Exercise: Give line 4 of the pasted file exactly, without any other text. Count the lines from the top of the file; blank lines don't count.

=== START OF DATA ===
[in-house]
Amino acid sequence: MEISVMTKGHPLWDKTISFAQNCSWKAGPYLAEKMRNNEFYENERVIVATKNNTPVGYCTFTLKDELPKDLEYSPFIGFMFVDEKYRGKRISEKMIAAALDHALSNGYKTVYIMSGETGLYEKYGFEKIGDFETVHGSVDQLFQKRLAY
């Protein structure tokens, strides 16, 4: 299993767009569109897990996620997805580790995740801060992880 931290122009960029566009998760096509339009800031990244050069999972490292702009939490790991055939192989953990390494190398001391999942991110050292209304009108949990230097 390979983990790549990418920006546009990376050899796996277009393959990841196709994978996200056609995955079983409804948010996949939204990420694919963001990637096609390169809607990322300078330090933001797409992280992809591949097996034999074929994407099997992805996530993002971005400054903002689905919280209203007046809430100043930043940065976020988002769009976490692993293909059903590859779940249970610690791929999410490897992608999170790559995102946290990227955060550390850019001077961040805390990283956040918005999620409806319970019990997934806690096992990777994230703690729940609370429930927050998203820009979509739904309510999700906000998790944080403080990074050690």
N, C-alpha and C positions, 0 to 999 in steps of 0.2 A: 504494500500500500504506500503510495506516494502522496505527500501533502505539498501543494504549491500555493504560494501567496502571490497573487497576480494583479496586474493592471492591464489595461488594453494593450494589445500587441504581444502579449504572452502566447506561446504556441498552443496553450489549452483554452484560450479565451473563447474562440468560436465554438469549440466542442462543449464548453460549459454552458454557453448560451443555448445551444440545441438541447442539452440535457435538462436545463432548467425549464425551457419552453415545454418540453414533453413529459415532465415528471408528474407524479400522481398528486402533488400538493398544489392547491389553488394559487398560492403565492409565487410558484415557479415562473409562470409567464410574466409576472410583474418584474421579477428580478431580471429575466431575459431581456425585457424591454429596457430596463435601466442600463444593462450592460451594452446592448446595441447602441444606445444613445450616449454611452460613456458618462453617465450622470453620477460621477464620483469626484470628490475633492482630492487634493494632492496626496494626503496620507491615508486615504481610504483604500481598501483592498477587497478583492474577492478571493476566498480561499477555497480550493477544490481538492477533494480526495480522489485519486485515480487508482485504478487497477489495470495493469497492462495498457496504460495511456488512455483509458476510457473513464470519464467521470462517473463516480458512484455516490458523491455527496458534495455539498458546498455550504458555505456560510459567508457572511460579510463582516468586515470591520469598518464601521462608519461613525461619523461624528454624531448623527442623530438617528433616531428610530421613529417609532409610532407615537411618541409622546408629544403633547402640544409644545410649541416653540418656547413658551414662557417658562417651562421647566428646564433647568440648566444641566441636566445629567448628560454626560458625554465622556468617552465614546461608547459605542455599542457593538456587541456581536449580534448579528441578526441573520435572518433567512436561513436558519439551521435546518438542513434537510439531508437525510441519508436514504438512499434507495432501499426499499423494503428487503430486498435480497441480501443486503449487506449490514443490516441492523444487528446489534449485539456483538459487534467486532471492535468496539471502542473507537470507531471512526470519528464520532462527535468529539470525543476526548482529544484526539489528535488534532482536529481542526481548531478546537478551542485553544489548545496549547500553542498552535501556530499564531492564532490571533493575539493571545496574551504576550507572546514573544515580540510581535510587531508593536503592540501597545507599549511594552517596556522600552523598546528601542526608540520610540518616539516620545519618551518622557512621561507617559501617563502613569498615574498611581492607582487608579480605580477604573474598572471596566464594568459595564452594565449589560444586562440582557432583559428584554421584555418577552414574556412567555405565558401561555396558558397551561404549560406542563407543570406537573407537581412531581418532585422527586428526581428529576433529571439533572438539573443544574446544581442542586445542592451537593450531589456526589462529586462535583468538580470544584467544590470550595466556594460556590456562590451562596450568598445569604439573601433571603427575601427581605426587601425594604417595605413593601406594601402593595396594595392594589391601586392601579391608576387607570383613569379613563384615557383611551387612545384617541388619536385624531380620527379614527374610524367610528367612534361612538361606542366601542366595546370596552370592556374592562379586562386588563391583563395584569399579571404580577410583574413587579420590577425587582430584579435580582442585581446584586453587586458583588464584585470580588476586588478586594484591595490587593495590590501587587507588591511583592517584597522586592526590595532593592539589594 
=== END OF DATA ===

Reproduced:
N, C-alpha and C positions, 0 to 999 in steps of 0.2 A: 504494500500500500504506500503510495506516494502522496505527500501533502505539498501543494504549491500555493504560494501567496502571490497573487497576480494583479496586474493592471492591464489595461488594453494593450494589445500587441504581444502579449504572452502566447506561446504556441498552443496553450489549452483554452484560450479565451473563447474562440468560436465554438469549440466542442462543449464548453460549459454552458454557453448560451443555448445551444440545441438541447442539452440535457435538462436545463432548467425549464425551457419552453415545454418540453414533453413529459415532465415528471408528474407524479400522481398528486402533488400538493398544489392547491389553488394559487398560492403565492409565487410558484415557479415562473409562470409567464410574466409576472410583474418584474421579477428580478431580471429575466431575459431581456425585457424591454429596457430596463435601466442600463444593462450592460451594452446592448446595441447602441444606445444613445450616449454611452460613456458618462453617465450622470453620477460621477464620483469626484470628490475633492482630492487634493494632492496626496494626503496620507491615508486615504481610504483604500481598501483592498477587497478583492474577492478571493476566498480561499477555497480550493477544490481538492477533494480526495480522489485519486485515480487508482485504478487497477489495470495493469497492462495498457496504460495511456488512455483509458476510457473513464470519464467521470462517473463516480458512484455516490458523491455527496458534495455539498458546498455550504458555505456560510459567508457572511460579510463582516468586515470591520469598518464601521462608519461613525461619523461624528454624531448623527442623530438617528433616531428610530421613529417609532409610532407615537411618541409622546408629544403633547402640544409644545410649541416653540418656547413658551414662557417658562417651562421647566428646564433647568440648566444641566441636566445629567448628560454626560458625554465622556468617552465614546461608547459605542455599542457593538456587541456581536449580534448579528441578526441573520435572518433567512436561513436558519439551521435546518438542513434537510439531508437525510441519508436514504438512499434507495432501499426499499423494503428487503430486498435480497441480501443486503449487506449490514443490516441492523444487528446489534449485539456483538459487534467486532471492535468496539471502542473507537470507531471512526470519528464520532462527535468529539470525543476526548482529544484526539489528535488534532482536529481542526481548531478546537478551542485553544489548545496549547500553542498552535501556530499564531492564532490571533493575539493571545496574551504576550507572546514573544515580540510581535510587531508593536503592540501597545507599549511594552517596556522600552523598546528601542526608540520610540518616539516620545519618551518622557512621561507617559501617563502613569498615574498611581492607582487608579480605580477604573474598572471596566464594568459595564452594565449589560444586562440582557432583559428584554421584555418577552414574556412567555405565558401561555396558558397551561404549560406542563407543570406537573407537581412531581418532585422527586428526581428529576433529571439533572438539573443544574446544581442542586445542592451537593450531589456526589462529586462535583468538580470544584467544590470550595466556594460556590456562590451562596450568598445569604439573601433571603427575601427581605426587601425594604417595605413593601406594601402593595396594595392594589391601586392601579391608576387607570383613569379613563384615557383611551387612545384617541388619536385624531380620527379614527374610524367610528367612534361612538361606542366601542366595546370596552370592556374592562379586562386588563391583563395584569399579571404580577410583574413587579420590577425587582430584579435580582442585581446584586453587586458583588464584585470580588476586588478586594484591595490587593495590590501587587507588591511583592517584597522586592526590595532593592539589594 